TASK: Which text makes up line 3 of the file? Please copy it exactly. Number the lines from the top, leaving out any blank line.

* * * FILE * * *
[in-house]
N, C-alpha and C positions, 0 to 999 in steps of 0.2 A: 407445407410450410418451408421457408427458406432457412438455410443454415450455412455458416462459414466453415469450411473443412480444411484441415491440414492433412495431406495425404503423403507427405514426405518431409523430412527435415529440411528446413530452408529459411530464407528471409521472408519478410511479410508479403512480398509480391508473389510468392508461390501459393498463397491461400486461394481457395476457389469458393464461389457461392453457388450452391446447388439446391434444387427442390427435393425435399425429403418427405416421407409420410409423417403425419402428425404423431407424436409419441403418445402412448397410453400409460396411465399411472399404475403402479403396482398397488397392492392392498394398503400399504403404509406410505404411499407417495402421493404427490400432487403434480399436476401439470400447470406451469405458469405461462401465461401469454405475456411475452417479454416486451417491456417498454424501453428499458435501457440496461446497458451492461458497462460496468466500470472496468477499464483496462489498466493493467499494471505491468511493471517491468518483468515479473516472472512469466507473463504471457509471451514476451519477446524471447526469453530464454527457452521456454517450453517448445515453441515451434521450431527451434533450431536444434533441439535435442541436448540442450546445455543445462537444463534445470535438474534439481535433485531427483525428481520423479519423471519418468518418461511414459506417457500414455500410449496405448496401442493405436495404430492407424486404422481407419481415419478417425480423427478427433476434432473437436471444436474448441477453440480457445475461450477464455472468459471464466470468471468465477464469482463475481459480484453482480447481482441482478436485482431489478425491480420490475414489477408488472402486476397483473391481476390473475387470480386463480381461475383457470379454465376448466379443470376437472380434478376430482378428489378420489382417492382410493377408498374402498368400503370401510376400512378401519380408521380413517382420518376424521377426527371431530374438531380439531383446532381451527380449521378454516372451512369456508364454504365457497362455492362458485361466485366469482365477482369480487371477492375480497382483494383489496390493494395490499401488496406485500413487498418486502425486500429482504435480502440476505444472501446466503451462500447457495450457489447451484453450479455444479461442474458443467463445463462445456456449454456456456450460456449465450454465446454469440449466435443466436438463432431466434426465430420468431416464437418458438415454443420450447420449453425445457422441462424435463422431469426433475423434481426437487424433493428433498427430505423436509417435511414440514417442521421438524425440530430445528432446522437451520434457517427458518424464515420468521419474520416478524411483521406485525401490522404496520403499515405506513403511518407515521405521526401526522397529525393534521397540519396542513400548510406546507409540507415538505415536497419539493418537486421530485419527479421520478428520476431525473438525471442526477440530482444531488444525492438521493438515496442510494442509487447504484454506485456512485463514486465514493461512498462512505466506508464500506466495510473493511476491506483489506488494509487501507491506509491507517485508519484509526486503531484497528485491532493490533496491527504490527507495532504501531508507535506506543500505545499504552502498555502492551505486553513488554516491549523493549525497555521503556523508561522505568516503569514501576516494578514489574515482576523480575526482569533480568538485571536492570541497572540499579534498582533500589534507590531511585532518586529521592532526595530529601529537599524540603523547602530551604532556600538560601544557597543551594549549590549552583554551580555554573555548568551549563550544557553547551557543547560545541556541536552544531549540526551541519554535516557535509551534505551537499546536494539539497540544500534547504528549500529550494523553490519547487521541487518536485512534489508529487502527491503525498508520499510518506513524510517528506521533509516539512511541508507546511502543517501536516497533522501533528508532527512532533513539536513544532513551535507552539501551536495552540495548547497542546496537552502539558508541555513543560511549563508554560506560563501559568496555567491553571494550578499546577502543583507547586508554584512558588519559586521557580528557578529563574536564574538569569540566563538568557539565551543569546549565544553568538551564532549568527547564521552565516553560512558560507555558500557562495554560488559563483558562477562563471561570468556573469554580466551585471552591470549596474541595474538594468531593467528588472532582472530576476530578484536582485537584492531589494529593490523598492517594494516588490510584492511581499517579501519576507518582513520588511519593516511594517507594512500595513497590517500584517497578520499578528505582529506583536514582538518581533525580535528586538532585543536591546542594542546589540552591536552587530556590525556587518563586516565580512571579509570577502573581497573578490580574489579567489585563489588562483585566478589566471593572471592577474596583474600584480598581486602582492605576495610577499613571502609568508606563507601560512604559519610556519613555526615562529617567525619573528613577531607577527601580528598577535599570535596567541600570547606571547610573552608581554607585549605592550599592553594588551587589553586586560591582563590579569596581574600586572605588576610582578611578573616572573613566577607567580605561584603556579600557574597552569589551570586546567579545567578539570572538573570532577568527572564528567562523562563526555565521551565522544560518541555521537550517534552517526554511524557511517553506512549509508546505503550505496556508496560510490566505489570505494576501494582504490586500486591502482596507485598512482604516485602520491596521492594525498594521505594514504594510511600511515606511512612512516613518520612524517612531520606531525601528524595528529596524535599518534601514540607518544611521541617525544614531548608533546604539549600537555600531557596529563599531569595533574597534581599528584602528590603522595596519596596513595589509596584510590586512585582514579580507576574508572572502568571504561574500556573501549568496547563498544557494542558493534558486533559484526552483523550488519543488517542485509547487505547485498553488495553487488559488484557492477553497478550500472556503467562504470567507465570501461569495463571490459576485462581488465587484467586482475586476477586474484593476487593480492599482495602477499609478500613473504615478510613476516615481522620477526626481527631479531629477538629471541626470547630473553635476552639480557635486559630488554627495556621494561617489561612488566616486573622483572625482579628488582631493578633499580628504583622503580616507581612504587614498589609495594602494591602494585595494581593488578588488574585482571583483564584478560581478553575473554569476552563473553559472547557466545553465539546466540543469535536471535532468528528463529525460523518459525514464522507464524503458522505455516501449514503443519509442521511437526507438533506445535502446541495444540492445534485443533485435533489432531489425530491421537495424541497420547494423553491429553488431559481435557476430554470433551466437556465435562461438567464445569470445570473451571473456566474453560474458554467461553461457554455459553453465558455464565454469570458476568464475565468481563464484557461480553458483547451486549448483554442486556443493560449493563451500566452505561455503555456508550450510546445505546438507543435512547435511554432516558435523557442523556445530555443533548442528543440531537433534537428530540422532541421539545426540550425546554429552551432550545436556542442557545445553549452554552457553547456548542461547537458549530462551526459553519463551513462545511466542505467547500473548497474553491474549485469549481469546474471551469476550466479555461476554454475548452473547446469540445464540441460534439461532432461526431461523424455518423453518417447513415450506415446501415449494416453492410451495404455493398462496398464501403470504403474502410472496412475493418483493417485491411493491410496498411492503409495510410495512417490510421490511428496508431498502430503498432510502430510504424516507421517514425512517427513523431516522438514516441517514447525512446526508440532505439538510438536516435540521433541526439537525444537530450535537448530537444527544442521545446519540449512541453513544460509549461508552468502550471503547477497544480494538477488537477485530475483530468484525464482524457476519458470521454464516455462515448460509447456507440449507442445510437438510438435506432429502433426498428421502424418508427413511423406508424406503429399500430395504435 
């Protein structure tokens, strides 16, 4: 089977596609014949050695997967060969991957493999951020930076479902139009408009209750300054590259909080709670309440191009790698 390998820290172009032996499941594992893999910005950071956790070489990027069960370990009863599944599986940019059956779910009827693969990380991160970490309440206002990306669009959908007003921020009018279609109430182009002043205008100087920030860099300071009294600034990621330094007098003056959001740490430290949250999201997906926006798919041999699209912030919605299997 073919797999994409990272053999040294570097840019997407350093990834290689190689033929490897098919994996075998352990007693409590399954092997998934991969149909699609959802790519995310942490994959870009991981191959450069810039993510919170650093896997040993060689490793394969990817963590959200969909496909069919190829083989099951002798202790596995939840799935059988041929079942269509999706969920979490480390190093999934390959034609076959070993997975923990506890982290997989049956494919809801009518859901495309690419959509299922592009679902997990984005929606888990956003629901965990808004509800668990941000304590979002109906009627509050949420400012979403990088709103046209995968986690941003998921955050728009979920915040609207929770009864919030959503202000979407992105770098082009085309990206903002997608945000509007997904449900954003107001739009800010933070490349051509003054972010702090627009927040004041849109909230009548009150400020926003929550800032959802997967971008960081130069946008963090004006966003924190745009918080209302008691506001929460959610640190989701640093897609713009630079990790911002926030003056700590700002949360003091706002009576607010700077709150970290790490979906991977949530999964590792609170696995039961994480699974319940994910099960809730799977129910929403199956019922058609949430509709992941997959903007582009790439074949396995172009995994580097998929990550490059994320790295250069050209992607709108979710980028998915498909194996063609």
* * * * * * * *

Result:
């Protein structure tokens, strides 16, 4: 089977596609014949050695997967060969991957493999951020930076479902139009408009209750300054590259909080709670309440191009790698 390998820290172009032996499941594992893999910005950071956790070489990027069960370990009863599944599986940019059956779910009827693969990380991160970490309440206002990306669009959908007003921020009018279609109430182009002043205008100087920030860099300071009294600034990621330094007098003056959001740490430290949250999201997906926006798919041999699209912030919605299997 073919797999994409990272053999040294570097840019997407350093990834290689190689033929490897098919994996075998352990007693409590399954092997998934991969149909699609959802790519995310942490994959870009991981191959450069810039993510919170650093896997040993060689490793394969990817963590959200969909496909069919190829083989099951002798202790596995939840799935059988041929079942269509999706969920979490480390190093999934390959034609076959070993997975923990506890982290997989049956494919809801009518859901495309690419959509299922592009679902997990984005929606888990956003629901965990808004509800668990941000304590979002109906009627509050949420400012979403990088709103046209995968986690941003998921955050728009979920915040609207929770009864919030959503202000979407992105770098082009085309990206903002997608945000509007997904449900954003107001739009800010933070490349051509003054972010702090627009927040004041849109909230009548009150400020926003929550800032959802997967971008960081130069946008963090004006966003924190745009918080209302008691506001929460959610640190989701640093897609713009630079990790911002926030003056700590700002949360003091706002009576607010700077709150970290790490979906991977949530999964590792609170696995039961994480699974319940994910099960809730799977129910929403199956019922058609949430509709992941997959903007582009790439074949396995172009995994580097998929990550490059994320790295250069050209992607709108979710980028998915498909194996063609």